While I was standing there, I saw a couple of big rubber rafts come up river and apparently tie up to the bare canyon wall on the Arizona side. We couldn't figure out what they were. Soon they were joined by more rafts--and then more rafts. It looked like something interesting going on, but there was only one person in the raft, and no one waiting on shore. Weird...
We met up at the Colorado River Discovery store in Page to check in. I browsed around inside for a bit then we went outside and sat down on the patio and talked to a couple from England until the buses arrived.
After going through a security gate, we drove to the base of the dam through a dark 2-mile long access tunnel. Sometimes all we could see were the dash lights from the bus and then there'd be a flash of light off to the left where we could see daylight. Mostly it was just dark. Once we were back out in the sunshine, we found we really were at the base of the dam. It's a really big dam!
Our guide was Native American and he shared a lot about his culture, as well as interesting info about the dam and the canyon. At one point he sang to us in his language. That was pretty cool!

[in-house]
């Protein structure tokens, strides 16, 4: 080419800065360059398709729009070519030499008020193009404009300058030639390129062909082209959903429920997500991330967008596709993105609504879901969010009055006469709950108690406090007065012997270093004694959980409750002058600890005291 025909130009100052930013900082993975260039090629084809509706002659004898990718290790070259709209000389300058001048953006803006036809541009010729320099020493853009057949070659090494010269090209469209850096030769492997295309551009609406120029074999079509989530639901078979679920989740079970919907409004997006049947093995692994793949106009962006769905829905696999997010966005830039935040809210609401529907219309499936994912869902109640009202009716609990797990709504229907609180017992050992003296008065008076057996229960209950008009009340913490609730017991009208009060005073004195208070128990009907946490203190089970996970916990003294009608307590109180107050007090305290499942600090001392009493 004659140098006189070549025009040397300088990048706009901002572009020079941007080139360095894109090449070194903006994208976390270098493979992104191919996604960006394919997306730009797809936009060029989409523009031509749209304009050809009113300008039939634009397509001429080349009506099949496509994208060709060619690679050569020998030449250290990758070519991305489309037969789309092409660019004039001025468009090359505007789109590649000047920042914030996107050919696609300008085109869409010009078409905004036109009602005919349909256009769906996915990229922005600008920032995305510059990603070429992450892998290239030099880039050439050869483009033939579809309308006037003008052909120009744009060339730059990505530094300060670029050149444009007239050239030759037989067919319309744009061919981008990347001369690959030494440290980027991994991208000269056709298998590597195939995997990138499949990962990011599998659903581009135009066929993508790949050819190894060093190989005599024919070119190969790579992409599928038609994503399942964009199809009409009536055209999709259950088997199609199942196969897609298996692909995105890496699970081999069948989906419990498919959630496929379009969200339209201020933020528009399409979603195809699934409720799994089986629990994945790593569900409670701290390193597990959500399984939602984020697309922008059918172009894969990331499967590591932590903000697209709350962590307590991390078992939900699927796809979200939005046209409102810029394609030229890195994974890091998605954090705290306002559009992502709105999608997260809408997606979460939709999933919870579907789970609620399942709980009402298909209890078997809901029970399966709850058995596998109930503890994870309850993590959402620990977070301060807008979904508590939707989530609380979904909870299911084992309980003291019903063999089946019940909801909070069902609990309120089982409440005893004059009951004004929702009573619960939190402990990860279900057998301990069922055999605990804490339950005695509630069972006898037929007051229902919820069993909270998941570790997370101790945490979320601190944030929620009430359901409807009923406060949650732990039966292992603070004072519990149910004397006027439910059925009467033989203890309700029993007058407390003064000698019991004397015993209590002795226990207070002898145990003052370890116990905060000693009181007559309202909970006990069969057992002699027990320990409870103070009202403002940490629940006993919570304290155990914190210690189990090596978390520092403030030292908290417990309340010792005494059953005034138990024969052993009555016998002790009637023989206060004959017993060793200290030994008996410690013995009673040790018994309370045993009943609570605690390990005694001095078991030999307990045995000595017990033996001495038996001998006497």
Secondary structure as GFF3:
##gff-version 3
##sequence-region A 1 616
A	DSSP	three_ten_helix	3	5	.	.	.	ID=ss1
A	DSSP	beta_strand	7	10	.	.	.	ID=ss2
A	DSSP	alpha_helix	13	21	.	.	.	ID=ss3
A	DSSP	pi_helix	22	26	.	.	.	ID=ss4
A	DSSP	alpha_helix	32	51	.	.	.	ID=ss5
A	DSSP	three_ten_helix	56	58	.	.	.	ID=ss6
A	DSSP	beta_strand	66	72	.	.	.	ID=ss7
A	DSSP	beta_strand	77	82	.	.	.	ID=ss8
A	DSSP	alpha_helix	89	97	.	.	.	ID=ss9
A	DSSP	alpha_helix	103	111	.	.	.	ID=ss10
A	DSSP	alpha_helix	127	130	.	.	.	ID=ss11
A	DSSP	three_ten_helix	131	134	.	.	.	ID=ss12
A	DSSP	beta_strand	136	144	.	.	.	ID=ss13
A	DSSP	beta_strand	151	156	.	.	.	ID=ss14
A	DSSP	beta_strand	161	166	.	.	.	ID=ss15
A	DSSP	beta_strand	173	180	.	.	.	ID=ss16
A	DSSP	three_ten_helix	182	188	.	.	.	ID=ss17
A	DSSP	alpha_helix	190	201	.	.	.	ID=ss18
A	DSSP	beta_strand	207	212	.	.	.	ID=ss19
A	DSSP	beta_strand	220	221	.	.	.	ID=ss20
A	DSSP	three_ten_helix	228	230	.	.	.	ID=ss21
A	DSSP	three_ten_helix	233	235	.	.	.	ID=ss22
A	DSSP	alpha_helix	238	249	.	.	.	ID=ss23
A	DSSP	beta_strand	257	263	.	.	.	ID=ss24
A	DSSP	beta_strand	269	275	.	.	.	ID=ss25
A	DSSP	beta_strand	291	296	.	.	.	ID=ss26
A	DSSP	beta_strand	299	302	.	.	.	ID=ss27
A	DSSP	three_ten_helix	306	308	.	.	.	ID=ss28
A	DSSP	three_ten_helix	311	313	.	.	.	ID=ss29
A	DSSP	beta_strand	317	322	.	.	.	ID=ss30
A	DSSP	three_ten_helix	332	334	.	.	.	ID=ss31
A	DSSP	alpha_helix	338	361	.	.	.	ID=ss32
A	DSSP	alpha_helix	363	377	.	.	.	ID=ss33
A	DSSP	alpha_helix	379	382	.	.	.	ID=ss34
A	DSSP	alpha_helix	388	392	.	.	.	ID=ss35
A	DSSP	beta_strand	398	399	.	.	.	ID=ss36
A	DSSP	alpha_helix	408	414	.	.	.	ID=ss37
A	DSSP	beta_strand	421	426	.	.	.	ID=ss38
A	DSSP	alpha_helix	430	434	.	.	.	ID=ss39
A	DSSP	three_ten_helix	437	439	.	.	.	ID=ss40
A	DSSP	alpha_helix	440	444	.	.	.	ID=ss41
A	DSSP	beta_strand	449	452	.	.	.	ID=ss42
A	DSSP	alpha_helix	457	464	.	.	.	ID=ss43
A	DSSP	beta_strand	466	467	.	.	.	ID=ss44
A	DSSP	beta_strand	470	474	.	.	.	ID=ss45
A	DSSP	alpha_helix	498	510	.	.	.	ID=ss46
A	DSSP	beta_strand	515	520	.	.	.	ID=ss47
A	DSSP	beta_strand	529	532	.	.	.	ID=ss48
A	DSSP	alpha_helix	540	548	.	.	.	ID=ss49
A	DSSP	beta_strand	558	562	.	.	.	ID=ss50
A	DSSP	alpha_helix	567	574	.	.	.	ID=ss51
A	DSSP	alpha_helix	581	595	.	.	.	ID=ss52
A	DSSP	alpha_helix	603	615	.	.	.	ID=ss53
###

The rafts just float down the river, and there's hardly a ripple in the water. This is smooth, lazy rafting, not wet white water stuff. The Navajo sandstone of the canyon walls comes in many colors. The black coating is called "desert varnish" and is actually manganese oxide; the red and orange is iron oxide.
(Horseshoe Bend 2012) We went around the bend just past a sandy campground and then we twirled a bit in the water, for those who could figure out how to do a 360 panorama with their cameras. That wasn't me.
More pictures (yes, really!) of the Colorado Raft Trip.